A celebration of Persian voices and talent

Renovation Overdue by Maryam Ghatee


Renovation Overdue

by Maryam Ghatee
“During their mosque-date, Amir confided that he had recently won the green card lottery. Niloo hadn’t known such a thing existed, let alone that he had entered his name. The reflection of the glowing colors in his hazel-green eyes lit Niloo with a desire she mistook for love and she interpreted his announcement as a hint at the future they were to share together.”

Renovation Overdue
by Maryam Ghatee

N iloo jolted awake to the hubbub that permeated the bus and looked out the window. It was the last turn before the final stop, Shah-e Cheragh Station. As she lined up behind a bent woman in a dusty black chador, she remembered her husband, Brandon, in the men’s section. She craned her neck to catch his puzzled gaze and motioned for him to exit too.

When the chadori woman reached the doors, she quickly slid a calloused hand into Niloo’s.

“Help me, child,” she said in a raspy voice, reminding Niloo that kneeling buses were still uncommon in her homeland.

Brandon, who had exited from the front door, came forward to help. With a tight grip on her tote bags, the woman leaned her fist into his open palm and heaved a sigh as she stepped down onto the concrete curb.

“May you age well, my dears,” she told them in Farsi, overlooking Brandon’s European features. She paused for a breath before disappearing into the crowd.

It was the fifth day of the Nowruz holidays and the sidewalks were swarming with tourists and locals alike. Shiraz’s glorious spring was in full bloom and the air buzzed with the optimism of a new year. Niloo had planned their trip for this season so that Brandon’s first impression of her hometown would be its best.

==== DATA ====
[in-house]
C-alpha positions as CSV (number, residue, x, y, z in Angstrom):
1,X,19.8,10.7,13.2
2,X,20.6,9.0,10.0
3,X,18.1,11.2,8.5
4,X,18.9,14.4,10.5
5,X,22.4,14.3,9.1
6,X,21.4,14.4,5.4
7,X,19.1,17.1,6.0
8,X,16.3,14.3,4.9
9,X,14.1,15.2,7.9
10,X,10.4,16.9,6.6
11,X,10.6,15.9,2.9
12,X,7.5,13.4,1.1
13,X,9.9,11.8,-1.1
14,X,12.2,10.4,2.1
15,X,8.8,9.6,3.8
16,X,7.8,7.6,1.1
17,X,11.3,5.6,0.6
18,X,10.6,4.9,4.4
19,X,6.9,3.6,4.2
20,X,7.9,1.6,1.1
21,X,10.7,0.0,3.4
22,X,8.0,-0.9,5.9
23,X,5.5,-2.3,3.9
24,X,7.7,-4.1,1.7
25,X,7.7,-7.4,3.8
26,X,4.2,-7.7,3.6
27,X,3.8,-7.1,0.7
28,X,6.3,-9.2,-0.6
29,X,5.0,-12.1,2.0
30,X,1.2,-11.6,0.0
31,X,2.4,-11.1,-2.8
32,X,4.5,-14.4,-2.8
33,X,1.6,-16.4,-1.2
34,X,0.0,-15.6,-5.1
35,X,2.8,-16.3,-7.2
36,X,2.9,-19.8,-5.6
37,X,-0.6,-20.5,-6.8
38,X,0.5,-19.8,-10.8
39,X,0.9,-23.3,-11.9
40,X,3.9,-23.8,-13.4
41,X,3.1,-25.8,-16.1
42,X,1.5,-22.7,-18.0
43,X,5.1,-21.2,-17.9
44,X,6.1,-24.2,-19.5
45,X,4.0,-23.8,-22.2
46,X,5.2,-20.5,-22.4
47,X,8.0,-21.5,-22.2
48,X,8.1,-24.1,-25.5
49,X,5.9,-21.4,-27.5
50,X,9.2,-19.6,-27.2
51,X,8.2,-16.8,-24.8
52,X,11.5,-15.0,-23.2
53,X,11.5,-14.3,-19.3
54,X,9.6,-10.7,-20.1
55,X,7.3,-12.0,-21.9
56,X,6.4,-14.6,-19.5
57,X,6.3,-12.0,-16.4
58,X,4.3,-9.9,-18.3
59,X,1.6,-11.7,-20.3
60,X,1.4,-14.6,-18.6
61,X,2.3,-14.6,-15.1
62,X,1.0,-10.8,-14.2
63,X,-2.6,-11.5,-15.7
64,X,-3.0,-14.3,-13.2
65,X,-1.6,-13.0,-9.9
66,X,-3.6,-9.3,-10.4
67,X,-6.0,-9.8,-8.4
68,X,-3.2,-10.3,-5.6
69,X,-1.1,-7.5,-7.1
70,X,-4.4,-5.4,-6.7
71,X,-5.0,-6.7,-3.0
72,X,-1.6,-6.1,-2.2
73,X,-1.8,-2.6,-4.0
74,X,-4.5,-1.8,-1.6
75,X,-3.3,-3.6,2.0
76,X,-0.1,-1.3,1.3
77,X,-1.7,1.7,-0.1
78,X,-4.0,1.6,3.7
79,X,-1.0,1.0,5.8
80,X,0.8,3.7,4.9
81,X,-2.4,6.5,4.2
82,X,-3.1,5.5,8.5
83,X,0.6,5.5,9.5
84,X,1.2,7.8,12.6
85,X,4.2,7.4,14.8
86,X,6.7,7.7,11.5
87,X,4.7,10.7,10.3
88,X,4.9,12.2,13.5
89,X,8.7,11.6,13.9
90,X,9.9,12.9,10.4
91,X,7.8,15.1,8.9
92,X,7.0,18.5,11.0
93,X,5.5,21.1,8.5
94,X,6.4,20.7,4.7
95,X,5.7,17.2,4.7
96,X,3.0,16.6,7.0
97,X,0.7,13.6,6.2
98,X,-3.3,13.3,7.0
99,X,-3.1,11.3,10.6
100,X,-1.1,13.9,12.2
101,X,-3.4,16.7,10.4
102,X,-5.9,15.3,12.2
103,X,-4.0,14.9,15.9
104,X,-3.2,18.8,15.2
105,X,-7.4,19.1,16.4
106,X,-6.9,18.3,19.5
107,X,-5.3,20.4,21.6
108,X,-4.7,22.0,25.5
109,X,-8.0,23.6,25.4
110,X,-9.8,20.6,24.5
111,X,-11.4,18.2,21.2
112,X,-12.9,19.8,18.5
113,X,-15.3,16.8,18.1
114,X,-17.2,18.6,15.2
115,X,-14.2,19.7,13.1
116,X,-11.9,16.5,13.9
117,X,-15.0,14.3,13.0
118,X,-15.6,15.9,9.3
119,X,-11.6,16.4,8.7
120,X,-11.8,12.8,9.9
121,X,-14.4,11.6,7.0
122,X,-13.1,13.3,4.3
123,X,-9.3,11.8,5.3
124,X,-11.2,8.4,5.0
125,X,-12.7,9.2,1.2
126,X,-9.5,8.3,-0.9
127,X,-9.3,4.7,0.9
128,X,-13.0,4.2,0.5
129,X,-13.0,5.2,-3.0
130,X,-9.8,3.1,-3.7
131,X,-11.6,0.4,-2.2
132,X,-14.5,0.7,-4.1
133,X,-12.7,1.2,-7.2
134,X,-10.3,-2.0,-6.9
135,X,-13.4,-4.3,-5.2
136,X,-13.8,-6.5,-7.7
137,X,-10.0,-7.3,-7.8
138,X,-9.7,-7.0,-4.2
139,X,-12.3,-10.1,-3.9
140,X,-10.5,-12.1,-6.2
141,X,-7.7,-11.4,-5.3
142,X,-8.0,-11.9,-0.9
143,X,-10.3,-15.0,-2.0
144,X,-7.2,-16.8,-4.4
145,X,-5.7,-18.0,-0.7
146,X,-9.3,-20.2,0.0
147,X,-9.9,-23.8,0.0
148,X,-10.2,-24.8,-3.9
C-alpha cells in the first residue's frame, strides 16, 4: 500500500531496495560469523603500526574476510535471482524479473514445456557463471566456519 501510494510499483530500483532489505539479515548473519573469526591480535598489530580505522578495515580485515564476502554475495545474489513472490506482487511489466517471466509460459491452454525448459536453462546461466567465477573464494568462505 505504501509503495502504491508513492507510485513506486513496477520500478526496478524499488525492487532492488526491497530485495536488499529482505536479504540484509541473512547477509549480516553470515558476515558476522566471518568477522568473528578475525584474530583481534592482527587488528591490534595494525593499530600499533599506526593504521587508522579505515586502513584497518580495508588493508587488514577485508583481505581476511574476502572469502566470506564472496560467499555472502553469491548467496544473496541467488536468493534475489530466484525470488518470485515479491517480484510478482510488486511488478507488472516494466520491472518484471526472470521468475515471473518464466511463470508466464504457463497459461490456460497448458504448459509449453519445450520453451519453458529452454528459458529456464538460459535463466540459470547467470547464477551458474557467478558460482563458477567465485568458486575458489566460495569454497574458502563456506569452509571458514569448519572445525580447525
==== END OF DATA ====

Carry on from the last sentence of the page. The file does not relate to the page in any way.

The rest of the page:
Niloo stifled a yawn and led the way. She had tossed and turned most of the night, only to doze off to the indistinct tune of the dawn call-to-prayer from the neighborhood nightguard’s radio. She woke up to sunlight and an empty bed. Years of shift work had disrupted Brandon’s circadian rhythm, so he instantly adjusted to the new time zone while Niloo and the girls struggled with jet lag.

Niloo found him in the kitchen helping her father. “For a perfect omelet, Brandon jan, first let the tomato juice boil away,” her father said in his heavily-accented English.

Niloo interrupted. “I’m going to the old town. Will be back before lunch.”

Brandon’s face was splotchy from the onion he had chopped. “I’d like to check it out too,” he said, wiping his eyes on the back of his sleeve.

Niloo blurted the first excuse that came to her. “One of us should be here when the girls wake up.” At thirteen and ten, their daughters were more than capable of taking care of themselves.

Plus, I want to see the man who broke my heart twenty years ago.

“They’ll be okay with your mother and I,” her father said. “Enjoy yourselves.”

Niloo couldn’t think of any other reason to deny Brandon. If Amir was in fact there, she would have to improvise.

On the busy sidewalks of the old town, Niloo was reminded of something she hadn’t shared with Brandon before. “When I was little, I had a recurring nightmare of being lost in these parts of the city,” she said. “Then I learned the layout of the historic district in architecture school and the dream went away.”